Florida Police Fed Up With School Pick-Up Line Violators

The Lake Placid Police Department, tired of warning parents to stop clogging the road with school pick-up lines, said Tuesday it’s going to start writing $116 tickets if need be.

Orlando Sentinel
The Lake Placid Police Department, tired of warning parents to stop clogging the road with school pick-up lines, said Tuesday it’s going to start writing $116 tickets if need be.
The Lake Placid Police Department, tired of warning parents to stop clogging the road with school pick-up lines, said Tuesday it’s going to start writing $116 tickets if need be.
Lake Placid Police Department

LAKE PLACID, Florida -- A small-town Florida police department, tired of warning parents to stop clogging the road with school pick-up lines, said Tuesday it’s going to start writing $116 tickets if need be.

The Lake Placid Police Department says "NO PARKING" signs have been largely ignored.

"You may have noticed, yet some seem to be blind to them," the department posted on its Facebook page.

In the new crackdown, police vow to write tickets to anyone parking along Tangerine Boulevard more than 10 minutes before Lake Placid Middle School ends at 3:10 p.m.

"Enforcement is the only option remaining," the department wrote. "We have made recommendations, begged and pleaded, yet ... the problem still exists.

Within less than an hour of the post, people began to complain.

"What's wrong with allowing cars to 'stage' along the side of Tangerine ... let's talk solutions instead of threatening tickets and enforcement," Brian White said.

Jerny Redondo labeled it "poor civil planning."

Jim Stafford called it “a bureaucratic pissing match between the county, the city, and the school’s district.”

The school car line, though a modern phenomenon, isn’t new. Mentions of the practice began to crop up more frequently in popular culture in the late 1990s.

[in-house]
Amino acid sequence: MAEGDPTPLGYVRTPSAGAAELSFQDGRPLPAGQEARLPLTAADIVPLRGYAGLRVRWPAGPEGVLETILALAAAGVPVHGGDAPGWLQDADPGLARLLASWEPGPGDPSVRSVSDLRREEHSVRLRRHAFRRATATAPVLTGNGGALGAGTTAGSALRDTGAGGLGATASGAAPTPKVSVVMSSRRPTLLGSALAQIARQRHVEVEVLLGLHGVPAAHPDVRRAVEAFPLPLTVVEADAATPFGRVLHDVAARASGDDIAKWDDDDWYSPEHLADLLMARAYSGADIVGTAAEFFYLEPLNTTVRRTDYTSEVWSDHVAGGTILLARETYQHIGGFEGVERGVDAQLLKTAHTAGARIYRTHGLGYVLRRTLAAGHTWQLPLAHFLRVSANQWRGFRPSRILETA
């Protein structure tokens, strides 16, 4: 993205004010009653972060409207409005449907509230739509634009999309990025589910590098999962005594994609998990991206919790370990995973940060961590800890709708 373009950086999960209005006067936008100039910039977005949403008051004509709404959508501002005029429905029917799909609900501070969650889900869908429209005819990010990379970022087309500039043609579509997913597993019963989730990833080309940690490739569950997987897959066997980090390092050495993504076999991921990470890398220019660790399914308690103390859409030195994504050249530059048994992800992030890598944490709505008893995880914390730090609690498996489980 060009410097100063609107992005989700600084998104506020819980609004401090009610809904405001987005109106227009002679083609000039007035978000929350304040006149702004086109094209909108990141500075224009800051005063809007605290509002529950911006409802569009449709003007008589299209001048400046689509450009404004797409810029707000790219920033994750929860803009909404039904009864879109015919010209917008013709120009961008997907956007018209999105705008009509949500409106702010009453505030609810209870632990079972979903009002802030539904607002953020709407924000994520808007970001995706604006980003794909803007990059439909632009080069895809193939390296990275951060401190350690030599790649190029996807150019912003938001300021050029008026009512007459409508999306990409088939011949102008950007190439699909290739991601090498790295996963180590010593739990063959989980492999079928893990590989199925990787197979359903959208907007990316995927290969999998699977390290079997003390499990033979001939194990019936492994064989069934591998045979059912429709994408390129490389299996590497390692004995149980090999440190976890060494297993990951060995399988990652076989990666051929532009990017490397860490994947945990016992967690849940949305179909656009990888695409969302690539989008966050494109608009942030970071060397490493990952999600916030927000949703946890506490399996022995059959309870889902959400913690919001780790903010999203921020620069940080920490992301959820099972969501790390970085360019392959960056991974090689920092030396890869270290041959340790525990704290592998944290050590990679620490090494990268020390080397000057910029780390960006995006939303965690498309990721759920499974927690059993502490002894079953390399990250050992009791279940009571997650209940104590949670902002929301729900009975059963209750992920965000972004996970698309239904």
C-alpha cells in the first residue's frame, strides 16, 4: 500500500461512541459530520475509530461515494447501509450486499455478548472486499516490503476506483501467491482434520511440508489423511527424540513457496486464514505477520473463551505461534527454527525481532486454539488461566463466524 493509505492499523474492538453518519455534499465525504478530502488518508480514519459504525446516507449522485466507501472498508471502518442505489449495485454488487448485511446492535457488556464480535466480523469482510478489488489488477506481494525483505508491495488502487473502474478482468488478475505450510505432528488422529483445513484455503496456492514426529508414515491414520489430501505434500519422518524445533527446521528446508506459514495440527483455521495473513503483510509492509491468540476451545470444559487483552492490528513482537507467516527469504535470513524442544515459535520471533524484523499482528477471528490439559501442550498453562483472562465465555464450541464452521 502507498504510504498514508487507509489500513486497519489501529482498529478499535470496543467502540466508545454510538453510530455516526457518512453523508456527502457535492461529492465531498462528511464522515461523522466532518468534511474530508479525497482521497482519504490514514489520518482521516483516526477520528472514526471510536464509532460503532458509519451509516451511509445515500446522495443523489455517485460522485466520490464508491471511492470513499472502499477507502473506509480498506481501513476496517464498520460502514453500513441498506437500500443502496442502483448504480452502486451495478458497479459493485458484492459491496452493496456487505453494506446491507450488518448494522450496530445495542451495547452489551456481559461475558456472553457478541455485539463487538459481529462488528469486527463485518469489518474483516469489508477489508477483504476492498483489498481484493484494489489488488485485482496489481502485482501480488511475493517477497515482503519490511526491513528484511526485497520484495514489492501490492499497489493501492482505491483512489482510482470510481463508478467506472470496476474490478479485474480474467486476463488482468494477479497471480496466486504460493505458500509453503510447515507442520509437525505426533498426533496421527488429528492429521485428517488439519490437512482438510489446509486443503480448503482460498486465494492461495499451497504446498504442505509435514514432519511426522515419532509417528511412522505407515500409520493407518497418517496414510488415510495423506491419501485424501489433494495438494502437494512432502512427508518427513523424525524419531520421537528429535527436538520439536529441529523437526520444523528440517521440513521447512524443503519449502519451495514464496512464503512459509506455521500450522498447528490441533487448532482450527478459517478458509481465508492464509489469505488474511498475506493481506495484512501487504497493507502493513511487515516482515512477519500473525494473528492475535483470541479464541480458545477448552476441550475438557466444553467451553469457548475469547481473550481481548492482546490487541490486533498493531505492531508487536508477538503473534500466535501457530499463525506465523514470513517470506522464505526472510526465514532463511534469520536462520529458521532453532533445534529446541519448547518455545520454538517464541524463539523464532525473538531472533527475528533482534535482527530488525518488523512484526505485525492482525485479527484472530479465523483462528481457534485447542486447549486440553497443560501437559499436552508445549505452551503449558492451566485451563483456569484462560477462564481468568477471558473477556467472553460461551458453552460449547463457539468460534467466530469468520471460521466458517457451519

In 2003, the Tampa Tribune newspaper published a long report about the woes under a big banner headline “Parents Misbehave in School Car Lines.” The article recounted scenes still familiar today: parents cutting in line, holding up traffic by socializing, and trying to use unauthorized entrances; staffers using bullhorns to try to maintain order.

In 2013, Orlando Sentinel education reporter Leslie Postal summarized the most common car line etiquette fails, including “parents who stop the car and get out, have their children exit on the wrong side (creating safety hazards as well as traffic snarls) and seem to use the pick up line as the time to search for homework, lunches or shoes. There are also those who don’t follow the school’s rules, thinking they can enter and exit the line freely when and where they want.”

Down in Lake Placid, the police department is equally exasperated.

The department told the Orlando Sentinel that ticket writing will begin this afternoon for anyone in violation, if needed.

“Hopefully our posts make an impact thereby keeping us from having to do so,” the department wrote in a message to the Sentinel.

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